Blog Banner

Three failure conditions for UX workshops

As Next Mile, we’ve been involved in UX workshops for years and have played every part: facilitator, designer, tech expert, customer, and decision-maker. We’ve witnessed many good, few great, and several tragic moments in UX workshoppery.

UX workshop failures wound technology projects in a notably grievous manner: they make stakeholders’ nagging doubt palpable and viable for the first time. We’ve come to classify workshop failures into three categories:

  1. Assimilation failure
  2. Negotiation failure
  3. Percolation failure

Where possible, we highlight corrections and fixes. However, as you are well aware, corrections are often so contextual that a generalized prescription won’t solve anything.

1. Can’t assimilate

First, UX workshop facilitators frequently fail to assimilate their clients’ context, and in turn, fail to make their ideas assimilable, never building that genuine bridge between worlds. Assimilation failure begins with the vibe and how UX work feels to non-UX clients.

Overeagerness wrecks the day

Let’s pretend you’re Director of Something at a multinational corporation. It’s currently Tuesday at 8:45 a.m., your inbox has exploded anew, your to-do list has become self-replicating, and despite the untamable fire, you’re sitting down to a full day of workshops. If you’re excited, it’s because today’s workshop gives you an excuse to close your laptop, tune out the incessant noise, and regulate the stress (maybe).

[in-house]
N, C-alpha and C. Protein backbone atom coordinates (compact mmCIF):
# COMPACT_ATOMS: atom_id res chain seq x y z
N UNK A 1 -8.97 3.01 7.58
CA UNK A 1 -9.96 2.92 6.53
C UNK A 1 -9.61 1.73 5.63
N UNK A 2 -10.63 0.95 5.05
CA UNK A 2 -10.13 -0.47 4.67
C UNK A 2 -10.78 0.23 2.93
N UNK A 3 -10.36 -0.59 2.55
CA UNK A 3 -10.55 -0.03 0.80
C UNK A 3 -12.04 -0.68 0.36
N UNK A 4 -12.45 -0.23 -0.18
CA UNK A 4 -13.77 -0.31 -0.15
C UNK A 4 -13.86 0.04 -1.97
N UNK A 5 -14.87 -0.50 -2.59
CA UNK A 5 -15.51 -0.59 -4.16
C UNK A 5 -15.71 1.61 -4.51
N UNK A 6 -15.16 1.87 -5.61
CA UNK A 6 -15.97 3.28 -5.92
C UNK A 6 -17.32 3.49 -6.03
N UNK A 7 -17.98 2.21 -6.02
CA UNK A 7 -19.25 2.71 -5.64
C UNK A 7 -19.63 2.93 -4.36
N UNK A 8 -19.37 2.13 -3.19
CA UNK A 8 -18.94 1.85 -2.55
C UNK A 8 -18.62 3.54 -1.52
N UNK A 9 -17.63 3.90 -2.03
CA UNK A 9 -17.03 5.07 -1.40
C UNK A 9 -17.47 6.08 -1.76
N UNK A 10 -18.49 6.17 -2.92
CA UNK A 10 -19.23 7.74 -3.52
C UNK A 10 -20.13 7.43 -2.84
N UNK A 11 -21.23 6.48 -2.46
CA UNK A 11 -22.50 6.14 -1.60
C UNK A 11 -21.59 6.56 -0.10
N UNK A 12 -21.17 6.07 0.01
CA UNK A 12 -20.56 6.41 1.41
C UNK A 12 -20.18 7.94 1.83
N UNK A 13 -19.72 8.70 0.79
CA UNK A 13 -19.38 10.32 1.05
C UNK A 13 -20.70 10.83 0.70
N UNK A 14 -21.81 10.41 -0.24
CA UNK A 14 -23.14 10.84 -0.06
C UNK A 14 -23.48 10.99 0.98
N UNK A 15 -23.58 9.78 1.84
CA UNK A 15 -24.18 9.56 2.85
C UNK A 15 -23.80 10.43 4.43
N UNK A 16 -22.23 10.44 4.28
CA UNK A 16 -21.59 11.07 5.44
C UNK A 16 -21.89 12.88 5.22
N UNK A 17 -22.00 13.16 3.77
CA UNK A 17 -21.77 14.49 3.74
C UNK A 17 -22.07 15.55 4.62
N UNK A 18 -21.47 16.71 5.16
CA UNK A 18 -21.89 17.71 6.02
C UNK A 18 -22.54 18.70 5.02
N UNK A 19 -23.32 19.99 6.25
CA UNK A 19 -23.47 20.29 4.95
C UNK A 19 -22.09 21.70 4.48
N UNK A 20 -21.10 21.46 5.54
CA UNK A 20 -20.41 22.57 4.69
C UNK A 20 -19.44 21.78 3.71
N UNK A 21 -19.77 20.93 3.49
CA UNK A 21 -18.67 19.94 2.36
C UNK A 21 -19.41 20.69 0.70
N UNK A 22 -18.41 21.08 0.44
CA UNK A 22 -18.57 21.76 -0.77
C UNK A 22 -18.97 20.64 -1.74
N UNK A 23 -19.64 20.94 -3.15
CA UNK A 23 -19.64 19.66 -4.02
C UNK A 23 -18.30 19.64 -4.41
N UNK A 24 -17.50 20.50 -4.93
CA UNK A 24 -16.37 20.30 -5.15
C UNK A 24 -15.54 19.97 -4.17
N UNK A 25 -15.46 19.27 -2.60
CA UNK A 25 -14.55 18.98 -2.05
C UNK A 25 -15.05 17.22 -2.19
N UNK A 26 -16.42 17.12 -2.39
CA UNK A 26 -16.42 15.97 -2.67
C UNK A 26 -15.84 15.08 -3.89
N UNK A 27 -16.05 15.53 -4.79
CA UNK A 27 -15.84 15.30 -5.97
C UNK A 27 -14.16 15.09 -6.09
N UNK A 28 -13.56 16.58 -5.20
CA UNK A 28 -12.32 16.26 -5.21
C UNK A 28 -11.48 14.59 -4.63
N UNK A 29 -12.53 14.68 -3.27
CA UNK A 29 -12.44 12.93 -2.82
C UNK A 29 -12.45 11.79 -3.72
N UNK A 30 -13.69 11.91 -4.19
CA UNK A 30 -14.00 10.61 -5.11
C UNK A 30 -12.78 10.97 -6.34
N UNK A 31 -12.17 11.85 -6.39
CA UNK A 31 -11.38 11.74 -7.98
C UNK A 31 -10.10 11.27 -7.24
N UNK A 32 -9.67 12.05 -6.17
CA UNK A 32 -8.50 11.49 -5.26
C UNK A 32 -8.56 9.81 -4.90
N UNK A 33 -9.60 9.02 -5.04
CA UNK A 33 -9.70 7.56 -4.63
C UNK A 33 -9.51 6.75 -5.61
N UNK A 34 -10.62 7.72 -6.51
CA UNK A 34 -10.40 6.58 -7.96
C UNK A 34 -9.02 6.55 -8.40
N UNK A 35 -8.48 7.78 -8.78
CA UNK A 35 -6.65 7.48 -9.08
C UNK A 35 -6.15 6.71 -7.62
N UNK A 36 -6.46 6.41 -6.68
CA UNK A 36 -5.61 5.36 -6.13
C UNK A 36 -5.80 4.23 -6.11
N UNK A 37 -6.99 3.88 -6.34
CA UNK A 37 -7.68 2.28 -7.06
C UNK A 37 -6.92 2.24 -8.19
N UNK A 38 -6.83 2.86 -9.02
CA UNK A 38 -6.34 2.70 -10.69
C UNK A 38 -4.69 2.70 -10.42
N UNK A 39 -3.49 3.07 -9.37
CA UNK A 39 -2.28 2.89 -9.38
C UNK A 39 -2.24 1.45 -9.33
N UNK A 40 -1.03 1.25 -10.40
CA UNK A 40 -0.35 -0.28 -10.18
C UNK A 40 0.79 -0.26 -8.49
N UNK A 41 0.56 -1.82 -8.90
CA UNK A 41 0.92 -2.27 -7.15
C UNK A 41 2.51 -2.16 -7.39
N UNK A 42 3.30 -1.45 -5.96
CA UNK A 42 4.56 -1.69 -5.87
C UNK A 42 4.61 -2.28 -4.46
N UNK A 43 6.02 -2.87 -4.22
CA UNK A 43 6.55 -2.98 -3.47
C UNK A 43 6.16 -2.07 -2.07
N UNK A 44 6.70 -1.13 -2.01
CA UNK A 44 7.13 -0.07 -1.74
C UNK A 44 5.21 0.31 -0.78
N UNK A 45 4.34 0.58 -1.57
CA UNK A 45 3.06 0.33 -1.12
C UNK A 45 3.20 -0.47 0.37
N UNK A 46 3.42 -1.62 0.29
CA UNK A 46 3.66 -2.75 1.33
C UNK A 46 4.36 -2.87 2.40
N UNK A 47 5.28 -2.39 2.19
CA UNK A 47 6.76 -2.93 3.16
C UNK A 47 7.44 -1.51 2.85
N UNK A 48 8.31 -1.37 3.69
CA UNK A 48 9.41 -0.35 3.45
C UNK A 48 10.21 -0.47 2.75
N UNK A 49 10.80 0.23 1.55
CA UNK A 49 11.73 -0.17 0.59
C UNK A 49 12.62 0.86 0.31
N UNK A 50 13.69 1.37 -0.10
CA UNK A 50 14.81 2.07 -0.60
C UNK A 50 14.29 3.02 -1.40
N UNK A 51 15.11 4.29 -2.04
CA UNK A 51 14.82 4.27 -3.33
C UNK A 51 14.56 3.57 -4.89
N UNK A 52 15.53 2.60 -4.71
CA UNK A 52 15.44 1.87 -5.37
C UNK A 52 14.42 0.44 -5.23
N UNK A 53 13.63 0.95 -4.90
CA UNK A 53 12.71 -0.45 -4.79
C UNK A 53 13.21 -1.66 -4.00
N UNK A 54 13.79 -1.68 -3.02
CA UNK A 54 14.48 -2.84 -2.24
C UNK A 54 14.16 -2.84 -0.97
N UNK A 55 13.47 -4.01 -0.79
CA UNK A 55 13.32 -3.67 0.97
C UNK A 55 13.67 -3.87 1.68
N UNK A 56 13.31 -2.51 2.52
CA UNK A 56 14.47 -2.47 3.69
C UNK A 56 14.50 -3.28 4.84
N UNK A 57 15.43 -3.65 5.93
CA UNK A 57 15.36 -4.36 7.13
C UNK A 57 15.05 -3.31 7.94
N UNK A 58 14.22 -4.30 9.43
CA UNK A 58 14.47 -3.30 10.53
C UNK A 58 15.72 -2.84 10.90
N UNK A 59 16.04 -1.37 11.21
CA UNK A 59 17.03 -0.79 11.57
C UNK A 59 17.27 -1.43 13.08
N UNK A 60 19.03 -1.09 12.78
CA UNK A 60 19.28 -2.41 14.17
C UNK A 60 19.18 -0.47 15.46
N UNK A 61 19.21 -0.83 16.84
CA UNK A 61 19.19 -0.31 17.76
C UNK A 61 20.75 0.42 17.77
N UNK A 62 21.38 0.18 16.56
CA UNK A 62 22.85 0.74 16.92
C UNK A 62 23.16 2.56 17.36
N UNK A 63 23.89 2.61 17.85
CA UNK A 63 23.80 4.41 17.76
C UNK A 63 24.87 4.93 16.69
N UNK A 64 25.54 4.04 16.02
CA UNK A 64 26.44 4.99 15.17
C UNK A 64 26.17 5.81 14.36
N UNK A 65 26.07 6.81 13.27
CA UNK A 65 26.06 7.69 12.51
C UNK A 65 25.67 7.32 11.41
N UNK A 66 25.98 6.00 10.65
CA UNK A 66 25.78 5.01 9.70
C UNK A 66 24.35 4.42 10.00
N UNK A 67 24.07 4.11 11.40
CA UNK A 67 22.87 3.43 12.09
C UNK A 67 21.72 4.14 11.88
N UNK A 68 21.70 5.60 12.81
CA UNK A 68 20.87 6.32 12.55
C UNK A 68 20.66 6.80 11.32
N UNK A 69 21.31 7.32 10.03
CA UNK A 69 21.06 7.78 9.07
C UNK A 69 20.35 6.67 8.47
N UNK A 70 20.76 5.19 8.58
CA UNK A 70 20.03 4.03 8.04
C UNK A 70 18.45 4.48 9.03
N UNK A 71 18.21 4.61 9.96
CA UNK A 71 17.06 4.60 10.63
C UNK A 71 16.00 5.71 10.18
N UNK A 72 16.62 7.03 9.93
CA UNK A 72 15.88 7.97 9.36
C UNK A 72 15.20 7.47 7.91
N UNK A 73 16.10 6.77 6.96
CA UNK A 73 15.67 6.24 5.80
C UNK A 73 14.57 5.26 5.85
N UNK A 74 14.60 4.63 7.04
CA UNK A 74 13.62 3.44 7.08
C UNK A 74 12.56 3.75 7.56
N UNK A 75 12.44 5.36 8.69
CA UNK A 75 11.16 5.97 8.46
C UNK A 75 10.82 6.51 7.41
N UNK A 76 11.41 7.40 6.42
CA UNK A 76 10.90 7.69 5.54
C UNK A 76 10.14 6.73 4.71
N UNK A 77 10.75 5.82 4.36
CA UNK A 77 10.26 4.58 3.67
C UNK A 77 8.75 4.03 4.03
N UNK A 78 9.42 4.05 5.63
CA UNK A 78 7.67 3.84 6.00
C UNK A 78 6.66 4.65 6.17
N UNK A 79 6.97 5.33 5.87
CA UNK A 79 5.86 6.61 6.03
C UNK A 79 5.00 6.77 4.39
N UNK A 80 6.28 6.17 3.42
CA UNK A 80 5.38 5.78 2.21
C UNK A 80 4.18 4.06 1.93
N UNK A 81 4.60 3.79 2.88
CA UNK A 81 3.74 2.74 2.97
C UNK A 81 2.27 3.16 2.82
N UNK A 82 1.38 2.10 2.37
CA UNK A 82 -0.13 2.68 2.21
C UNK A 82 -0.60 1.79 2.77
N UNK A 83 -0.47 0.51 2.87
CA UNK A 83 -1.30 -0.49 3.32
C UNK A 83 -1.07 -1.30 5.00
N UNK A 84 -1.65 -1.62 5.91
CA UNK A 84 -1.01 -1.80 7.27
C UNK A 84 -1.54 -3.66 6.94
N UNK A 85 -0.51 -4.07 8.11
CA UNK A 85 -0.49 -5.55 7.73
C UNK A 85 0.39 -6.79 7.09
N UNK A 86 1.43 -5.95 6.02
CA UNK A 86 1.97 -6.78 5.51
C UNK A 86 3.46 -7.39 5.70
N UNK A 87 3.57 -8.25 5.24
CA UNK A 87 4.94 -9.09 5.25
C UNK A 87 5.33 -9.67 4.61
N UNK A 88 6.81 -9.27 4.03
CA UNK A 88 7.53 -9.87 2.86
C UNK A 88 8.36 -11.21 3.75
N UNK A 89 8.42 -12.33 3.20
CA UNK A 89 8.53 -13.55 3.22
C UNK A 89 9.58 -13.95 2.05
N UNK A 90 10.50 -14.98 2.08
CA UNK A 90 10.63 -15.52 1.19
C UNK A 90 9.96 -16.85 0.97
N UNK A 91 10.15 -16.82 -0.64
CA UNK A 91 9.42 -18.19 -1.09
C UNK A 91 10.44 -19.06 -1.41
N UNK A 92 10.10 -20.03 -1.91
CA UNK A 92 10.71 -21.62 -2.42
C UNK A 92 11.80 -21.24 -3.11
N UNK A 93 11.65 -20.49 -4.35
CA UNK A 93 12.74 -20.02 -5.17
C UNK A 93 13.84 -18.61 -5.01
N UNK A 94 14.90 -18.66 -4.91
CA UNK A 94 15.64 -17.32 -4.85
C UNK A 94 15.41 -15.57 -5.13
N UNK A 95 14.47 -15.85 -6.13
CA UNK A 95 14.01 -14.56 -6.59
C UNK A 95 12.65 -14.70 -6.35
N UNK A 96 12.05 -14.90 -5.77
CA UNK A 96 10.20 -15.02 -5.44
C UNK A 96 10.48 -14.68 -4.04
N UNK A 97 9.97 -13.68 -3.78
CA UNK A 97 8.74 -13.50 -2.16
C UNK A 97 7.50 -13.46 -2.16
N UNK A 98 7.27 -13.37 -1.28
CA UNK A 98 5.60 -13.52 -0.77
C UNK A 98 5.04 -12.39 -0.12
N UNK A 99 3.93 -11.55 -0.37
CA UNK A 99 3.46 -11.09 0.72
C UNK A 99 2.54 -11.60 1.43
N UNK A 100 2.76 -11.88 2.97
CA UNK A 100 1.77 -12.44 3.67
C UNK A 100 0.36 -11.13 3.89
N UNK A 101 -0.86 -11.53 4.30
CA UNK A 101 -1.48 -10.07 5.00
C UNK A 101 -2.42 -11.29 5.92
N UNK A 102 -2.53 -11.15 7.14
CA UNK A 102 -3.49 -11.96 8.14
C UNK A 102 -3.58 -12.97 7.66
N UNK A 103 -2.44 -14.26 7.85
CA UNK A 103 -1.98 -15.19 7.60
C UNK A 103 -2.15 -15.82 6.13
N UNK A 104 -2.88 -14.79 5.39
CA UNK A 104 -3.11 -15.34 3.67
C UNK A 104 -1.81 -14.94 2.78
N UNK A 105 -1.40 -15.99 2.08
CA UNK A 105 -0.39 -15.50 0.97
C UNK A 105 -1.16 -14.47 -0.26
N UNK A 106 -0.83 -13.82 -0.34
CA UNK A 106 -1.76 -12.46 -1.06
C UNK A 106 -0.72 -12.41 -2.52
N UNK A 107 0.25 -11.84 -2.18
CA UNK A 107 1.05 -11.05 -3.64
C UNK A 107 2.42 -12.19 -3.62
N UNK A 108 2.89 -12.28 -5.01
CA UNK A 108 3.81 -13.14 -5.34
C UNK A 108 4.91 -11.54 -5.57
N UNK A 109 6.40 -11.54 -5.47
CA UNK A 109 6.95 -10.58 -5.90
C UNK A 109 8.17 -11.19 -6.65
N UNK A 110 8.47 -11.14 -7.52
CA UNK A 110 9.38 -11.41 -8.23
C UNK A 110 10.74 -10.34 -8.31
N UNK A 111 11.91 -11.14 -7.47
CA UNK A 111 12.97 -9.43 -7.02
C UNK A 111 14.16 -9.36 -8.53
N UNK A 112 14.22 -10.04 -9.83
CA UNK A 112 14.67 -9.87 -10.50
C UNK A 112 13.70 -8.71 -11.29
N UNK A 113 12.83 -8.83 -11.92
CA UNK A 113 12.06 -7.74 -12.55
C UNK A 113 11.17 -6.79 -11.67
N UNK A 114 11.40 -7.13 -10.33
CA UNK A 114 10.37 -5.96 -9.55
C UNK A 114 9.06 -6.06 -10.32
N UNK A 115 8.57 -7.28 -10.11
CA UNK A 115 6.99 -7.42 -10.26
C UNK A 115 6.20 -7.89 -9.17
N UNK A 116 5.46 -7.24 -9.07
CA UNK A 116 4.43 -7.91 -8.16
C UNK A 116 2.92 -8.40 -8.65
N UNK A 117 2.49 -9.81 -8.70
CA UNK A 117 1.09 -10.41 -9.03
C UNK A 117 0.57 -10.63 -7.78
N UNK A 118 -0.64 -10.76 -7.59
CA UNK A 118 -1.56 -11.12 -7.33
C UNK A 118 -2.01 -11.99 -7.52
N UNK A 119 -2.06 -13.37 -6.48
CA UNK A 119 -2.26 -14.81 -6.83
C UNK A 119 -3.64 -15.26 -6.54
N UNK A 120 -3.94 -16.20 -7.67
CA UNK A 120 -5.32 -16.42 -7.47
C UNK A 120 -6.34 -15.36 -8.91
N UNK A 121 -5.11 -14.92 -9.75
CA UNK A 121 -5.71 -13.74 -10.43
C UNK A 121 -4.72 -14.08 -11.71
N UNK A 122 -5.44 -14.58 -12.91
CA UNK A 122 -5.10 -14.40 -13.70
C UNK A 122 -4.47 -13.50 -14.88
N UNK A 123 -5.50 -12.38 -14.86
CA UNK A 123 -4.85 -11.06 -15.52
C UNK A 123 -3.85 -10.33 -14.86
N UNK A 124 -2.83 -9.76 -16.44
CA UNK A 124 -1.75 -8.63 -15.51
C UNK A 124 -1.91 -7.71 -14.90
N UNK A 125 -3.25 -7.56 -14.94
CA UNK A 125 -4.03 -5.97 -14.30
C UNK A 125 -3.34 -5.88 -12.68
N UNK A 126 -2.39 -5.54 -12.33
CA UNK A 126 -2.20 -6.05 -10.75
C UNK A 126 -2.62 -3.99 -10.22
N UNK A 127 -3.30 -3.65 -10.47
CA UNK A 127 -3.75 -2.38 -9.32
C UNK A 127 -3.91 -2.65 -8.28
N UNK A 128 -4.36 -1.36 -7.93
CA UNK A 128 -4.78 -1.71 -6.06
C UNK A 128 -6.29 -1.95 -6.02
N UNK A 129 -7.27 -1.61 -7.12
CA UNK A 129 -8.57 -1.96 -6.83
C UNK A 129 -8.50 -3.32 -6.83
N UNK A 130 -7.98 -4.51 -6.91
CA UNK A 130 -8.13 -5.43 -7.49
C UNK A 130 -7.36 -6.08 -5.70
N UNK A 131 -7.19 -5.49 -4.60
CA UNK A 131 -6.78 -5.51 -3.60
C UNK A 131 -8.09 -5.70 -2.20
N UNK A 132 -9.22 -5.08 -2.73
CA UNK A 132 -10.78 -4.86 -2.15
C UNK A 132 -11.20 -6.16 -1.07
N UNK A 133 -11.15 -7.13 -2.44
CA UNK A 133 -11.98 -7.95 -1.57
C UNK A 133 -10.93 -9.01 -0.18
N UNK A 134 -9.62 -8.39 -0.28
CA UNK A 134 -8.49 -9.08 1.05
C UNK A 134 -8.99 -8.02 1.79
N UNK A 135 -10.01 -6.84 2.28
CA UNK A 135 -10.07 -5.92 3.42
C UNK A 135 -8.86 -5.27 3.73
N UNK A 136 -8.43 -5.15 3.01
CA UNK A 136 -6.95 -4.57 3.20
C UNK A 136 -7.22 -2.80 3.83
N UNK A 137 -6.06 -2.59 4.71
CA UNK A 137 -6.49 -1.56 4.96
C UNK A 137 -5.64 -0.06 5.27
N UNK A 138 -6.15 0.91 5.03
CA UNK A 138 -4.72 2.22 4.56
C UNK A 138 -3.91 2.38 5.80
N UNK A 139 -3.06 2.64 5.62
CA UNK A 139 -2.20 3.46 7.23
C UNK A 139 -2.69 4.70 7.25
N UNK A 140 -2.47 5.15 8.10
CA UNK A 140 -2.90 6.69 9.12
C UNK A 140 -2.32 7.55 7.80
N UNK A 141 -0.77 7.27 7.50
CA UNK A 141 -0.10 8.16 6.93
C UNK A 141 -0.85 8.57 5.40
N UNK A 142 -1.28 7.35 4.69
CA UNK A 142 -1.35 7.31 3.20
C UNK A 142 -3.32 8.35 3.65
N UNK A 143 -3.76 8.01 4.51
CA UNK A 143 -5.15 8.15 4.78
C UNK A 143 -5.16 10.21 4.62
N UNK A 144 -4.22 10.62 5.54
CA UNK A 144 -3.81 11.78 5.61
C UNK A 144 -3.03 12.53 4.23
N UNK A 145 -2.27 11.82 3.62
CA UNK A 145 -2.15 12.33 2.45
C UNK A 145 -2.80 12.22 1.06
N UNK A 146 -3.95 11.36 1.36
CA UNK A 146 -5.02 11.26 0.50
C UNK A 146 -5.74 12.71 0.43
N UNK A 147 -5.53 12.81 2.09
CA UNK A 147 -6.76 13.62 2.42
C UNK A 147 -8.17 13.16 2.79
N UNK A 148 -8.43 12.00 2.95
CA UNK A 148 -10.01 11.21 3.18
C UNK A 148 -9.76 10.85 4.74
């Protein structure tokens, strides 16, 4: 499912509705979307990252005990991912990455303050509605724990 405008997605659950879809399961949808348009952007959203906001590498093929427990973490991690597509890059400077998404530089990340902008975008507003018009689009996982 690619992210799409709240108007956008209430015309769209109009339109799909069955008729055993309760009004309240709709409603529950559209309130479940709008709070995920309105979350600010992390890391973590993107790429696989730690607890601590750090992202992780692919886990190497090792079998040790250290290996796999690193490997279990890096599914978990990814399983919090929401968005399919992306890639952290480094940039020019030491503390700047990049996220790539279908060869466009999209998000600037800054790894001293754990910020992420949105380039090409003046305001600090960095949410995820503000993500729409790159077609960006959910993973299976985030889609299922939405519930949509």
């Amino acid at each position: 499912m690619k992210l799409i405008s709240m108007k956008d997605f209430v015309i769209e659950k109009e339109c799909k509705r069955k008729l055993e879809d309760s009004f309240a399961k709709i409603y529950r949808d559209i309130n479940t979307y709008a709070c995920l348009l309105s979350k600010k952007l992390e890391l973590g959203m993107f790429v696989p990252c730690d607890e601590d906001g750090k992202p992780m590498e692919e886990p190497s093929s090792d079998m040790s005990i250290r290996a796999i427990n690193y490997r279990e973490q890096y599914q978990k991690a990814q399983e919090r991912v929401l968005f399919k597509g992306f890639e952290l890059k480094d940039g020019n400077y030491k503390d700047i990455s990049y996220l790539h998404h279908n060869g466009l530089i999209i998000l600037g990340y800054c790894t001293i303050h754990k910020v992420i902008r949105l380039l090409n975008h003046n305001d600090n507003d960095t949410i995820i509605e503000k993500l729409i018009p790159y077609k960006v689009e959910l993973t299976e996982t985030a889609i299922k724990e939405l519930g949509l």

Then a bespectacled, high-energy, low-EQ UX expert spins a buzzwordy spiel about what’s going to happen: how you need to “step off the runway”, how productive things will be today, where the parking lot is, and how salvation lies just at the end of a bunch of to-be-defined work. The Miro board will be persistent and curated by the quietest UX person. Many Post-it notes will sacrifice their lives to today’s ritual. It’s 8:52 a.m. now and you already need Advil. One flick of the lid and your laptop’s cool OLED glow welcomes you back home to split your attention…

Starting a workshop well requires getting every participant onboard. It’s hard, but the trick is to go easy. As a facilitator, you avoid being jarring by meeting the room where it’s at, then slowly steering it where you want. Your client will give you signals should you decide to read them. Non-destructive entry is the first step to assimilation.